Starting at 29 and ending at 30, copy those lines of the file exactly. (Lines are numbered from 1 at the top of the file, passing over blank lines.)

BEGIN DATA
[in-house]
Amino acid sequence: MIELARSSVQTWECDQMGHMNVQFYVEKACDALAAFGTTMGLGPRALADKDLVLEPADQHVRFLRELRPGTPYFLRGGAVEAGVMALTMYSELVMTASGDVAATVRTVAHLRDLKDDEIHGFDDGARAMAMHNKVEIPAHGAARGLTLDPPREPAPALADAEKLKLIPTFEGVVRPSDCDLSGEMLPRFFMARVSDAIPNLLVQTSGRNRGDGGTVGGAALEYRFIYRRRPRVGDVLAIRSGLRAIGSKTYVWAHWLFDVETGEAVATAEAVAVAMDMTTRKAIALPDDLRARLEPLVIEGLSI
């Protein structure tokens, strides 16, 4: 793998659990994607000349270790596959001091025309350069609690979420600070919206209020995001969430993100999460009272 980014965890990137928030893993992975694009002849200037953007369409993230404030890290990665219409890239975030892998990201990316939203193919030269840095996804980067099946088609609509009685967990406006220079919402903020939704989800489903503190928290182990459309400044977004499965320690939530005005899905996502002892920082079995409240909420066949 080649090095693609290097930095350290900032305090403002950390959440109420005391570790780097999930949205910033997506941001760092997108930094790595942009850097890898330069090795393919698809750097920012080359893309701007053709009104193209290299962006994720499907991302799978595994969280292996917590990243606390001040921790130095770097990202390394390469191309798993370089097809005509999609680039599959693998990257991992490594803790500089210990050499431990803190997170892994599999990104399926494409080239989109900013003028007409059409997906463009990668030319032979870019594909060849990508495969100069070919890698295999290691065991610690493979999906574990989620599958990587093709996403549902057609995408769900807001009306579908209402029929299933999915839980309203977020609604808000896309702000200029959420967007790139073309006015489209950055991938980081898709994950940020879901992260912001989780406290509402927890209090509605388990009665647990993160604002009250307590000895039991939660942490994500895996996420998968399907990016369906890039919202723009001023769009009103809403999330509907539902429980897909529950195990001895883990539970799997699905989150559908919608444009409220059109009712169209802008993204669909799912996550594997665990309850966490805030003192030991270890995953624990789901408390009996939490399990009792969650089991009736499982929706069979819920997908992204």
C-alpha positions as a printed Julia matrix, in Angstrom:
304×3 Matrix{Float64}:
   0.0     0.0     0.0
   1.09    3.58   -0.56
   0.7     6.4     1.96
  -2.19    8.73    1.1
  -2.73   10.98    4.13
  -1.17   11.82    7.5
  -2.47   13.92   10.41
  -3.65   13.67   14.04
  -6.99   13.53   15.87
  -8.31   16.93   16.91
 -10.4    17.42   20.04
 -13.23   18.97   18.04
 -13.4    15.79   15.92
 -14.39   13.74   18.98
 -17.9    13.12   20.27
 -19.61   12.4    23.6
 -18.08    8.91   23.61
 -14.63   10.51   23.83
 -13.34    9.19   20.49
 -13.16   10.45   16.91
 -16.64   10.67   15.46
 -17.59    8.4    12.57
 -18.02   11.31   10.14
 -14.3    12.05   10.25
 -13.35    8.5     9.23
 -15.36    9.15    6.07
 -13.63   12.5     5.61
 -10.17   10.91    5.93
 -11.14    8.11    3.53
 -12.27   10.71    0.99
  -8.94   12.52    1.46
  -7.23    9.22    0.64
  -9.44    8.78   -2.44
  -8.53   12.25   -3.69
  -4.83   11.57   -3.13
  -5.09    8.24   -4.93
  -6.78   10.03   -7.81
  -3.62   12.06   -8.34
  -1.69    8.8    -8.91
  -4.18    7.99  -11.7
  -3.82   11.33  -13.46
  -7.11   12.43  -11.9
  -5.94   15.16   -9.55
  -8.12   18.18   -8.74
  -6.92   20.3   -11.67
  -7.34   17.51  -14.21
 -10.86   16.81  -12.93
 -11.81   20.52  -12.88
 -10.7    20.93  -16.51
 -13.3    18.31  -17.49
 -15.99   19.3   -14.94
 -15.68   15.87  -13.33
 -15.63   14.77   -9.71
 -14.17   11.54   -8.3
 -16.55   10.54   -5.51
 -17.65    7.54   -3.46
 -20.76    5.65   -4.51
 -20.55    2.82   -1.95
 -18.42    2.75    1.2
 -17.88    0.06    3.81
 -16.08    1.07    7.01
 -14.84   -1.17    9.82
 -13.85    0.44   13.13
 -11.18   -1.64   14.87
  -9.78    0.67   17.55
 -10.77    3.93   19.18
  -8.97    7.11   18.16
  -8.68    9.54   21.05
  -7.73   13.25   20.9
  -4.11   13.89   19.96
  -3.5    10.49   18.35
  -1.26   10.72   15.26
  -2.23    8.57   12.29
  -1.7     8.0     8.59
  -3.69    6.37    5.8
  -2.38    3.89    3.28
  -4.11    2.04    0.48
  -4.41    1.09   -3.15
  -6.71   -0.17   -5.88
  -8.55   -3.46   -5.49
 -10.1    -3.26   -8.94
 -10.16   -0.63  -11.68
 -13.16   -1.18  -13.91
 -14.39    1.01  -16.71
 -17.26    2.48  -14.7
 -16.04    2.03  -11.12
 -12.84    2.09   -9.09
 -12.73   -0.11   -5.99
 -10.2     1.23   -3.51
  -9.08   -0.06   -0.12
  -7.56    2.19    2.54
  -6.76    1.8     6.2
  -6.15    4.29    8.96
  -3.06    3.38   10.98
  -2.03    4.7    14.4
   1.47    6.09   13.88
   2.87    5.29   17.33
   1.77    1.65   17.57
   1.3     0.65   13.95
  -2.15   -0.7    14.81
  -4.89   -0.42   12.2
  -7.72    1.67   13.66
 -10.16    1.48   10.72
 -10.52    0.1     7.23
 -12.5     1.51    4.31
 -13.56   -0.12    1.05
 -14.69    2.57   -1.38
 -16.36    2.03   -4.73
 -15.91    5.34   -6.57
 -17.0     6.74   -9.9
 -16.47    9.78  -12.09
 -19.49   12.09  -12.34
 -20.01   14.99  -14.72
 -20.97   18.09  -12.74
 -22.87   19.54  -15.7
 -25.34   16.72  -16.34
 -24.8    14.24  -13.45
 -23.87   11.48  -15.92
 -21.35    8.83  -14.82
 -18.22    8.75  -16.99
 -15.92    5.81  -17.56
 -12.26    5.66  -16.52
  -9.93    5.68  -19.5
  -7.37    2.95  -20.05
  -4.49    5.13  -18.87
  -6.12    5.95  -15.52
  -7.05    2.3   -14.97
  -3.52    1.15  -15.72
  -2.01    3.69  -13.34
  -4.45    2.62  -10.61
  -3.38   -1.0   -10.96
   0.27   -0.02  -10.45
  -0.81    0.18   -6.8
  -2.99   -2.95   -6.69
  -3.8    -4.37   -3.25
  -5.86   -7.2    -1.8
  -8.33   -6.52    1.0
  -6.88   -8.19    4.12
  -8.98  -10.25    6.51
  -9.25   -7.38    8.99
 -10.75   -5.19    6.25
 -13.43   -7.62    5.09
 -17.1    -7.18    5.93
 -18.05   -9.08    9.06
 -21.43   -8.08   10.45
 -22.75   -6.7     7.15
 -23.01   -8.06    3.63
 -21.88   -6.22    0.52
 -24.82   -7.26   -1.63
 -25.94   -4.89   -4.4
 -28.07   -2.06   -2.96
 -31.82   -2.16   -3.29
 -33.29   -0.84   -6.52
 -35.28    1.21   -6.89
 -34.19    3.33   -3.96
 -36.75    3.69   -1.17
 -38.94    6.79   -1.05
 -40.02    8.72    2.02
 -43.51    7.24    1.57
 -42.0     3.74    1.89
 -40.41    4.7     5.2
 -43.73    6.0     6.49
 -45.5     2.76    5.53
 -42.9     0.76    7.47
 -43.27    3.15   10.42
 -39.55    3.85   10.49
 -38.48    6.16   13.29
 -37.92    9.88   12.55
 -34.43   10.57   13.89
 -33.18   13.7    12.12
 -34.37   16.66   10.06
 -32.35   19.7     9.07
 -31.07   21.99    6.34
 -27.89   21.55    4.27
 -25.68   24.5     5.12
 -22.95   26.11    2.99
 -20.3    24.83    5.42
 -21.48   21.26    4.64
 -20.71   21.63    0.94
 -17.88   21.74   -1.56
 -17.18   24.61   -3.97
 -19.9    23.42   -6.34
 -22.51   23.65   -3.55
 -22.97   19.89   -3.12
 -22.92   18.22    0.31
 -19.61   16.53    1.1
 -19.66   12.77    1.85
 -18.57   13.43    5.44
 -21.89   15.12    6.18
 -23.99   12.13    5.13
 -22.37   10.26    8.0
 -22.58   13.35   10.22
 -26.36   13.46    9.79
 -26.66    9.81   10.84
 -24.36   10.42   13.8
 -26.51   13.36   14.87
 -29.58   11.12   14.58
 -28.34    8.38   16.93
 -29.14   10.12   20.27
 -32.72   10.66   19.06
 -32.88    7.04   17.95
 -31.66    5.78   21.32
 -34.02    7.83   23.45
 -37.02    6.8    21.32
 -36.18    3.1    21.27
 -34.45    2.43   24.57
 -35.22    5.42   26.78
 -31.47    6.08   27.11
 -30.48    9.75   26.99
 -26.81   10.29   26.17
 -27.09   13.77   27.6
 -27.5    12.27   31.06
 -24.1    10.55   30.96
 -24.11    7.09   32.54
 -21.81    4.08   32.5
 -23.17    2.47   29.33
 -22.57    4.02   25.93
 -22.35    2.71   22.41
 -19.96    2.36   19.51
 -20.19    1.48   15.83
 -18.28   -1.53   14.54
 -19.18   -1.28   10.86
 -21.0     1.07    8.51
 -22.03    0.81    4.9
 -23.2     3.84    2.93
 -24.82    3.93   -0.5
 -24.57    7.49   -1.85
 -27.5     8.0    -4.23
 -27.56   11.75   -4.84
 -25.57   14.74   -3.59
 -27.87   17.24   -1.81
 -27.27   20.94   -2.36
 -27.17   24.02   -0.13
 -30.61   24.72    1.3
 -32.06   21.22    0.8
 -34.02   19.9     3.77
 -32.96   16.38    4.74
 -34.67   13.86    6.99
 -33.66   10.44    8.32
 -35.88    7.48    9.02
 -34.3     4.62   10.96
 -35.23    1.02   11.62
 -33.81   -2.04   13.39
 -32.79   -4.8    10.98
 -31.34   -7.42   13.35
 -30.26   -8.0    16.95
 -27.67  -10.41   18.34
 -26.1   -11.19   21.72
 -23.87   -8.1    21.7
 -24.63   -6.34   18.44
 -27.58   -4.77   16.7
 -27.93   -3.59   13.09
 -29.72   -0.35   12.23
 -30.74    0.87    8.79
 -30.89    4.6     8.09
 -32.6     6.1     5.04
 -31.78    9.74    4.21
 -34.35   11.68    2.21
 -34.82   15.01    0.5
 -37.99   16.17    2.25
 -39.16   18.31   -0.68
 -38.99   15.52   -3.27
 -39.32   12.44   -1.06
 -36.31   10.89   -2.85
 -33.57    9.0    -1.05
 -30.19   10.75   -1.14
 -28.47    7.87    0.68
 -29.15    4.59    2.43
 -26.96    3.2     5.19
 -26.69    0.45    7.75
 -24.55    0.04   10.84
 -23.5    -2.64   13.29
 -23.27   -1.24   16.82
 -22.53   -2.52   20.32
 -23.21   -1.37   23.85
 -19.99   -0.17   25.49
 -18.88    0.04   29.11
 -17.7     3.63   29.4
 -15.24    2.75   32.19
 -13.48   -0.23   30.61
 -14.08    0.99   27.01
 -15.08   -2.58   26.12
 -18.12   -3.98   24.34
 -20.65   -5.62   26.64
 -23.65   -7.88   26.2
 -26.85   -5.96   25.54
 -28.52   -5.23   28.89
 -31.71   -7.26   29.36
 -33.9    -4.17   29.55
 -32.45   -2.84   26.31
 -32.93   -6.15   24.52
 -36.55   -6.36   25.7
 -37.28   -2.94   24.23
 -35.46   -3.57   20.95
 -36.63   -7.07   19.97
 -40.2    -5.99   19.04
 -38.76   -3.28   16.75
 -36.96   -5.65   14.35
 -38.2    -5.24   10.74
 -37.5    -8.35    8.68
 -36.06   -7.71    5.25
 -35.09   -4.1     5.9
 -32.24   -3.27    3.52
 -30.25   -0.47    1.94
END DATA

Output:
 -14.3    12.05   10.25
 -13.35    8.5     9.23